Hydrogen is the first element in the periodic table because it has atomic number one, which means that it has only one proton in its atom and thus only one electron in its outermost shell. The placement of elements in the periodic table is based on their electronic configuration.
Position of Hydrogen in Periodic Table
|Oxidation States||1, -1|
|Atomic Radius||78 pm|
|Boiling Point||-252.87° C|
|At Room Temperature||Colorless & Odorless Diatomic Gas|
What is the Position of Hydrogen in the Modern Periodic Table?
Hydrogen is an element that possesses unique properties. It has one electron in its valence shell similar to alkali metals and resembles them in several properties. Therefore, it should be placed in group 1 along with the alkali metals.
On the other hand, like halogens of group 17, only one electron needs to attain the stable noble gas configuration. Hence, it also resembles halogens and can be grouped with them in group 17. Thus, the position of hydrogen is debatable.
Differences with Metals
Hydrogen is a non-metal element. In its outer shell, it has only one electron and cannot lose this electron easily for gaining the electropositivity. However, alkali metals can easily lose electrons to gain electropositivity. At room temperature hydrogen is gas but alkali metals are solids. The hydrogen ion is much smaller than the ions of alkali metals. Hydrogen has an ionization potential that is more than the 300 Kcal per mole. However, the maximum ionization potential for the alkali metals is only 147 Kcal per mole.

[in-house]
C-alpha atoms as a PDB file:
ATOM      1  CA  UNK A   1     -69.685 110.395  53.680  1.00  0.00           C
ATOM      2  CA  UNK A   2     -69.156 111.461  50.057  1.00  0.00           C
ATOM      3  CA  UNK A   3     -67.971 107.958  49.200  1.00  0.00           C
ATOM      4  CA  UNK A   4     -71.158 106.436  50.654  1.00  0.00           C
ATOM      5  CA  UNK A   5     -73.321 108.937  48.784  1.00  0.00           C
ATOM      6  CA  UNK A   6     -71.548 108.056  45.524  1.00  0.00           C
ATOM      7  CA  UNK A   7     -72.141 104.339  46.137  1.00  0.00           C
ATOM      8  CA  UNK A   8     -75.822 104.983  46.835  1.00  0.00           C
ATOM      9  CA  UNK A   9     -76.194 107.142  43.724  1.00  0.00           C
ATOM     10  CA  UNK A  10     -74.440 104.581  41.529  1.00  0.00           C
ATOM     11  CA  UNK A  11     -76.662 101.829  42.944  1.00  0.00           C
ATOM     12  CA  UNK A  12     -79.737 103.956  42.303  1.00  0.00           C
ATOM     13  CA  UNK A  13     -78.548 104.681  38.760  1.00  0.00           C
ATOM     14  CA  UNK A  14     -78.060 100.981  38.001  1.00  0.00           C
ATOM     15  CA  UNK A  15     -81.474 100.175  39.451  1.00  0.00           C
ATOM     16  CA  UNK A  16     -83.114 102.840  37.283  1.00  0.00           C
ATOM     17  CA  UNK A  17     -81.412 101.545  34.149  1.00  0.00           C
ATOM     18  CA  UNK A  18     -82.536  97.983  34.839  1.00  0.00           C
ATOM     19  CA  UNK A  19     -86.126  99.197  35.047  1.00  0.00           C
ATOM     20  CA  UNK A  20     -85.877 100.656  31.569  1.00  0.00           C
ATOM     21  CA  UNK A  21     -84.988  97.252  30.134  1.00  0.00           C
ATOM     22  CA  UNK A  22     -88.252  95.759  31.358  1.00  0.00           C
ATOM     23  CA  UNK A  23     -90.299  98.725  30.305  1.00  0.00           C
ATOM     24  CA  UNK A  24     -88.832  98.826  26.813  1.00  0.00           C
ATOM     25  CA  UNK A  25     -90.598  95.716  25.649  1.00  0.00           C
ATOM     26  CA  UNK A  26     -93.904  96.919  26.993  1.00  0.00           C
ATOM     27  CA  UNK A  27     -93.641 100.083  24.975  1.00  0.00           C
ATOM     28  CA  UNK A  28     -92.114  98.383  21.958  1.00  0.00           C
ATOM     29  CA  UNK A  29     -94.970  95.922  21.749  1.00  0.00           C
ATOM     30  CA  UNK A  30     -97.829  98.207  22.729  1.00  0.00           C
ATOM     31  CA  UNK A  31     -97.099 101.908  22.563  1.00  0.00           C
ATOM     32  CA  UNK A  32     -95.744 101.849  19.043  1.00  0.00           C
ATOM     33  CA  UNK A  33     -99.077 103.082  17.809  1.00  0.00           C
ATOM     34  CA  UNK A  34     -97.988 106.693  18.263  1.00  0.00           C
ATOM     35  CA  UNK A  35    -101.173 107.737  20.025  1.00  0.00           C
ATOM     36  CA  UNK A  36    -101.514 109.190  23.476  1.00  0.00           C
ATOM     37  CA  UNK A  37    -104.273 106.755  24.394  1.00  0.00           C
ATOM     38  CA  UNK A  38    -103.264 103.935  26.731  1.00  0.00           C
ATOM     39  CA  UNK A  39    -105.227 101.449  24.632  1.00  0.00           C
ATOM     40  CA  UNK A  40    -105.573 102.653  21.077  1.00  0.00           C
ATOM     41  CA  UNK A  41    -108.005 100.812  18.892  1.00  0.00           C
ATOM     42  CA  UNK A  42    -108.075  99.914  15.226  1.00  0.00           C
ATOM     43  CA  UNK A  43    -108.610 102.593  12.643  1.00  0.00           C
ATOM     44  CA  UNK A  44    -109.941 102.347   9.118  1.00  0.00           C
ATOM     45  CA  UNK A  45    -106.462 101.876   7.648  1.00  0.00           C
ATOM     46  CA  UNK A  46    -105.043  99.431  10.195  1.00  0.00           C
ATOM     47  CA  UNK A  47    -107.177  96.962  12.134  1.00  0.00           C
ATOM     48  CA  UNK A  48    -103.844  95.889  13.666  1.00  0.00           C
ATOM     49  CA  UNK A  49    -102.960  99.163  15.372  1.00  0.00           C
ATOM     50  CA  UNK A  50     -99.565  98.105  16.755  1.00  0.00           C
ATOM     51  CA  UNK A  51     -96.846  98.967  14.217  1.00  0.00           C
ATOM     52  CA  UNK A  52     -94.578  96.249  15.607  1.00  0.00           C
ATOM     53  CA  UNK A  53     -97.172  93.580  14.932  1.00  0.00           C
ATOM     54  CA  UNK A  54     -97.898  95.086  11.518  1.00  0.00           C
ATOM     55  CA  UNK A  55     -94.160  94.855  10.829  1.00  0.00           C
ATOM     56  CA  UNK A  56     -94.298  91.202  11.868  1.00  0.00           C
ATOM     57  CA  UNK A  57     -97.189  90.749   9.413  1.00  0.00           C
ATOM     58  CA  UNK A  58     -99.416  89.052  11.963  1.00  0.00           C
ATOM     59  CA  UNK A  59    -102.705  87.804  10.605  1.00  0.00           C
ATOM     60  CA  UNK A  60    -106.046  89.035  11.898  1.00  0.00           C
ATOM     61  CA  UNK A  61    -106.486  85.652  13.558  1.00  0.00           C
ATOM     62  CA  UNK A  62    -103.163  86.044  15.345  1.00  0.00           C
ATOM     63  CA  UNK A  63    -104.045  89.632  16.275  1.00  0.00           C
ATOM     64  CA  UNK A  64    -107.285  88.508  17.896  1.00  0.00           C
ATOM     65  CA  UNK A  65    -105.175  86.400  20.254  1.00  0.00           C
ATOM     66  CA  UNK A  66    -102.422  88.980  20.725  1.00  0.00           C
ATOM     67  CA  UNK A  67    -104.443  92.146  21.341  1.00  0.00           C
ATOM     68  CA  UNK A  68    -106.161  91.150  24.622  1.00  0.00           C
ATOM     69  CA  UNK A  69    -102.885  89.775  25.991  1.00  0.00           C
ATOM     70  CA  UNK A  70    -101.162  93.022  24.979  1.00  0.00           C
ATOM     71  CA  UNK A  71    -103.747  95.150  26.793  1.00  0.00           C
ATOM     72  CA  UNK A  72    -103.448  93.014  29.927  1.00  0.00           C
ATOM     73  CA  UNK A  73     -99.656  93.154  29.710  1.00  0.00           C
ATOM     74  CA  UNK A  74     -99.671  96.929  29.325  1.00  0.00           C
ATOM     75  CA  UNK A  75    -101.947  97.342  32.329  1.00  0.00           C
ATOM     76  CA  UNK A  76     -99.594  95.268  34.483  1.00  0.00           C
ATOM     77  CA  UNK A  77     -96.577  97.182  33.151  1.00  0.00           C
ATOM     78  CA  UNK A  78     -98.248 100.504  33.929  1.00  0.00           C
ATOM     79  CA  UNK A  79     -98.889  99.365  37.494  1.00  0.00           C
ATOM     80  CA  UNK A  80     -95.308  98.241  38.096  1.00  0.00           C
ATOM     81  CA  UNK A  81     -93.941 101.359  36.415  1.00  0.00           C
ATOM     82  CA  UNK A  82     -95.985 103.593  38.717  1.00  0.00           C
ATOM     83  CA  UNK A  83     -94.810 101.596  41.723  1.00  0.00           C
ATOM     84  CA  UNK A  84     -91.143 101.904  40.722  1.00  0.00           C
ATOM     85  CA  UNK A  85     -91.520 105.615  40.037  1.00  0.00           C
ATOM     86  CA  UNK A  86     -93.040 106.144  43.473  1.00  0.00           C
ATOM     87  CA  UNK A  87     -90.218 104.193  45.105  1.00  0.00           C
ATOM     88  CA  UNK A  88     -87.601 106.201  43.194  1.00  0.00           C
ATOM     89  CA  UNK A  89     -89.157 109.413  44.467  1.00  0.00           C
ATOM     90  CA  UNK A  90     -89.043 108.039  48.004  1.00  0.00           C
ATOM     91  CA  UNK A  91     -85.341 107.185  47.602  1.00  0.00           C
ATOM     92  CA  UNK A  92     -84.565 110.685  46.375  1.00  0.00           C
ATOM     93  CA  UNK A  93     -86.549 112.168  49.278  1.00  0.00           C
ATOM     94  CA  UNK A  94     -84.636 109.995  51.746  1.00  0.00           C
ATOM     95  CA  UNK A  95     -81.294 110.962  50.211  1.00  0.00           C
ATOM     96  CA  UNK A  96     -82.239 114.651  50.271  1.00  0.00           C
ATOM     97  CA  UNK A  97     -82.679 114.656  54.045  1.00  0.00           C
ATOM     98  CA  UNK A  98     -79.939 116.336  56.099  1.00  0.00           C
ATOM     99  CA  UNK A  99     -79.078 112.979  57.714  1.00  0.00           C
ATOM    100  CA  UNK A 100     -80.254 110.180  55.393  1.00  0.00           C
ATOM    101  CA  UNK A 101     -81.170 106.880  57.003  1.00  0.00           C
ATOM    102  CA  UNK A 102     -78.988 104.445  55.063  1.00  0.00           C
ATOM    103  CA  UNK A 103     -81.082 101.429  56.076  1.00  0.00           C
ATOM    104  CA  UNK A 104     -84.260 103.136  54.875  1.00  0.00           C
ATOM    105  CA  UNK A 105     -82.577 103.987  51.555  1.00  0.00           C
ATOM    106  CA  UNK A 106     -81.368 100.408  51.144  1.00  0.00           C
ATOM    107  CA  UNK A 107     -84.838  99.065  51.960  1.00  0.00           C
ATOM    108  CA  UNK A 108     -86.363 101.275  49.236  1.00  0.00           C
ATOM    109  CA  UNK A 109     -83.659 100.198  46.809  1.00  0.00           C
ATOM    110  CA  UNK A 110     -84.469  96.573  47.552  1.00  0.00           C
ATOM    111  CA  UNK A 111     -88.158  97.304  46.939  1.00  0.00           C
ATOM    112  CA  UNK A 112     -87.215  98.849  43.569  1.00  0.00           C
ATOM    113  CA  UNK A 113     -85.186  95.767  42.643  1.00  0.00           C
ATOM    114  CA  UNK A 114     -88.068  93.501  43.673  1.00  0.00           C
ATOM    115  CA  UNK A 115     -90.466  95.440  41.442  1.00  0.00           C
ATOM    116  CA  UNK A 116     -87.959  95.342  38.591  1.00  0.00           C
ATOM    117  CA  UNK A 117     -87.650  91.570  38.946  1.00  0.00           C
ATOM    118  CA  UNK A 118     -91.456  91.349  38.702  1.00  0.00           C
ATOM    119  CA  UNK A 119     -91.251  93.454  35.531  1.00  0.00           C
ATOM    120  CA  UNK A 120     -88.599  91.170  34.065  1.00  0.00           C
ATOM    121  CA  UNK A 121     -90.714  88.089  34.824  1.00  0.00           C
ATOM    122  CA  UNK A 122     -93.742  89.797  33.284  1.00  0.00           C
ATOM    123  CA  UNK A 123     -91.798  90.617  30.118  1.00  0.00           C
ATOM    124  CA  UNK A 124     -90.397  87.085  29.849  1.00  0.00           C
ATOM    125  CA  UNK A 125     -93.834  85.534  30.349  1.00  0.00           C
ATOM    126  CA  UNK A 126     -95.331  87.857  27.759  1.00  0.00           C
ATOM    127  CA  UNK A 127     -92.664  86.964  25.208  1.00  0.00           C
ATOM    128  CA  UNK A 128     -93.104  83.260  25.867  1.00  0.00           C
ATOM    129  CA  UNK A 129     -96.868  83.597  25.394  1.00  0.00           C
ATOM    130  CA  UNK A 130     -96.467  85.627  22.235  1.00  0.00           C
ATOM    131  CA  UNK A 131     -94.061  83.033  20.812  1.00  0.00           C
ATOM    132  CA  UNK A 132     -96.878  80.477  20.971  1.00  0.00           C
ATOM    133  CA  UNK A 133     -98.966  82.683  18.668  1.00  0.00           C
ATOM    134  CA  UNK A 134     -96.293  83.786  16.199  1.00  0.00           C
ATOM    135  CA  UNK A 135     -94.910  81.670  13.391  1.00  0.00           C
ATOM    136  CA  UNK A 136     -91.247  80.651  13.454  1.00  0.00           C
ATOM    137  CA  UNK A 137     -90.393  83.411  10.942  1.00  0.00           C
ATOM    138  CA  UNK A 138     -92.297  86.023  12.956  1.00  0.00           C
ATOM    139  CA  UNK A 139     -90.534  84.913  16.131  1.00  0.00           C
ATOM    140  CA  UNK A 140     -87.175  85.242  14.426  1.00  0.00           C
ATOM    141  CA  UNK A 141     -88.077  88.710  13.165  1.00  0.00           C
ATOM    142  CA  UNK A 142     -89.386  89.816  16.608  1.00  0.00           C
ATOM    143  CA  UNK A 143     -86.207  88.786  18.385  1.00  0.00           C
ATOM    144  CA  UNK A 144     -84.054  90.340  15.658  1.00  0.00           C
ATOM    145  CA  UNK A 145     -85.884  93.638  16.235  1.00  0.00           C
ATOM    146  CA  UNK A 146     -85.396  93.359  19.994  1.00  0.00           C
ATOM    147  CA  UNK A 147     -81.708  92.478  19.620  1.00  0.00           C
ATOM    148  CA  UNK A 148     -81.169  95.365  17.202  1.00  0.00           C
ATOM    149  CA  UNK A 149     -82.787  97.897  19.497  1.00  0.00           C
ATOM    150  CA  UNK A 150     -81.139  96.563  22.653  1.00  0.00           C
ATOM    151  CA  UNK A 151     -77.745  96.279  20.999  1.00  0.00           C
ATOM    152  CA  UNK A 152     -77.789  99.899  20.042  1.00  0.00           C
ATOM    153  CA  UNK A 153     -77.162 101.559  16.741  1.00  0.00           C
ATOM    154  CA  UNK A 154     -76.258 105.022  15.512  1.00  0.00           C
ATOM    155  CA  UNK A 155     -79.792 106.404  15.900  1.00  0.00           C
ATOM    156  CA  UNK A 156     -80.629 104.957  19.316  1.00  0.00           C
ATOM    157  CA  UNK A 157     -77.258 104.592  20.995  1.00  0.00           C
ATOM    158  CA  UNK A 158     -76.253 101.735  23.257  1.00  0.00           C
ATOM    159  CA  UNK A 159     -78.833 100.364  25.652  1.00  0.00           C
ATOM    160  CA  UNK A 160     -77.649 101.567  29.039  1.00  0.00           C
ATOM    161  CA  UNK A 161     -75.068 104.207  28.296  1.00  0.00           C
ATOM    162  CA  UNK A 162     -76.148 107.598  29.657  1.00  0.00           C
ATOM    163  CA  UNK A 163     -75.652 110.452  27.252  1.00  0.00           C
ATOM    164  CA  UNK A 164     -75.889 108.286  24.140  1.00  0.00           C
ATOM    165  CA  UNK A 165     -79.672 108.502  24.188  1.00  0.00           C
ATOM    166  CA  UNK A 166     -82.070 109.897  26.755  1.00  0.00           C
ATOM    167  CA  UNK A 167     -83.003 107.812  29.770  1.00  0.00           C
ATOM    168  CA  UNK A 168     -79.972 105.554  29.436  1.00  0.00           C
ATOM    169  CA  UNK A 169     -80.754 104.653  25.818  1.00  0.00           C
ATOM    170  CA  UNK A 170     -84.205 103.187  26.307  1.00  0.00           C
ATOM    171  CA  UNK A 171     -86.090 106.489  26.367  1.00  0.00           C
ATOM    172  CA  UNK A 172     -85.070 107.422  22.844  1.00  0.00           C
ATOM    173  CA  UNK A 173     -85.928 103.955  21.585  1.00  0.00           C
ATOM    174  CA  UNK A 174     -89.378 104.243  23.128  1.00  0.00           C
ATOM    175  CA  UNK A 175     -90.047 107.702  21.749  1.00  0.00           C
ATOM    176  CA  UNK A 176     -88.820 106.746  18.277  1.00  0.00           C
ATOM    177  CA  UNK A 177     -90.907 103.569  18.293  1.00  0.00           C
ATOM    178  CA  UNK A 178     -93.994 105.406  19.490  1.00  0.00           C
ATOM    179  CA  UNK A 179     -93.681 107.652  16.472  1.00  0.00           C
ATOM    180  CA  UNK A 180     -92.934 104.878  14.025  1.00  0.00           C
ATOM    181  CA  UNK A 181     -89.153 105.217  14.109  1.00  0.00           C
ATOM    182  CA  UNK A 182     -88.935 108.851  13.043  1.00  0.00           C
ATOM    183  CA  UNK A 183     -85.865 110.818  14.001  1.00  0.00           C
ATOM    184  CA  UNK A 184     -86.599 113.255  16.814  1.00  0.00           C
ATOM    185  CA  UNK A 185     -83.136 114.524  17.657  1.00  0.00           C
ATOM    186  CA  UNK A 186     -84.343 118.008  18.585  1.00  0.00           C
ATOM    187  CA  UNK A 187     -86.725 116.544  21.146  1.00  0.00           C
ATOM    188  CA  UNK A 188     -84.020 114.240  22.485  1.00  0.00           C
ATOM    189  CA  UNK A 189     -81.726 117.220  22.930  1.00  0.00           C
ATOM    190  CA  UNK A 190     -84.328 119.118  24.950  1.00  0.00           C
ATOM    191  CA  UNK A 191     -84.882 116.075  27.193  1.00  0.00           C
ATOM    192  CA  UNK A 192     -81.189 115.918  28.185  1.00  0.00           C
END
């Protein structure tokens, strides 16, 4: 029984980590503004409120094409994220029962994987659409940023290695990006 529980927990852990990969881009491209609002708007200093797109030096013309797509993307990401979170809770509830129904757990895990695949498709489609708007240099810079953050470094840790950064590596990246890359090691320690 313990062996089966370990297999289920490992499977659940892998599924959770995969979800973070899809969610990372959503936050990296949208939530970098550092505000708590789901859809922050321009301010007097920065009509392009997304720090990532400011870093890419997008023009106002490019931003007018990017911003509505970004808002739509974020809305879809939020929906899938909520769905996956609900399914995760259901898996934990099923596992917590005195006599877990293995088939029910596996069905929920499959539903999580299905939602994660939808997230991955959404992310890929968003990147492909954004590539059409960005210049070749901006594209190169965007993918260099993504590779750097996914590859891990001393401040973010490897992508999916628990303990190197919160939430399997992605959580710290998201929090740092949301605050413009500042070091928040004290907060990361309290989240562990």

Similarities of Hydrogen to Metals
If hydrogen gains one electron then its valance shell is completed. There are seven electrons in the valance shells of halogens and by gaining one electron they can gain the configuration of the noble gas. The electronegative nature of halogens and hydrogen is the same. Both halogens and hydrogen form the diatomic molecules.
Difference with Halogens
There is only one electron in the outer shell of hydrogen while halogens have seven electrons in their valance shells. The size of the hydrogen ion is much small than the size of the halogen ions. The reason is that hydrogen possesses only one proton and electron so the pull of the nucleus is much less. The hydrogen ion is unstable in the water while the ions of halogens are stable.
NCERT MCQ Questions for Class 11 Chemistry with Answers
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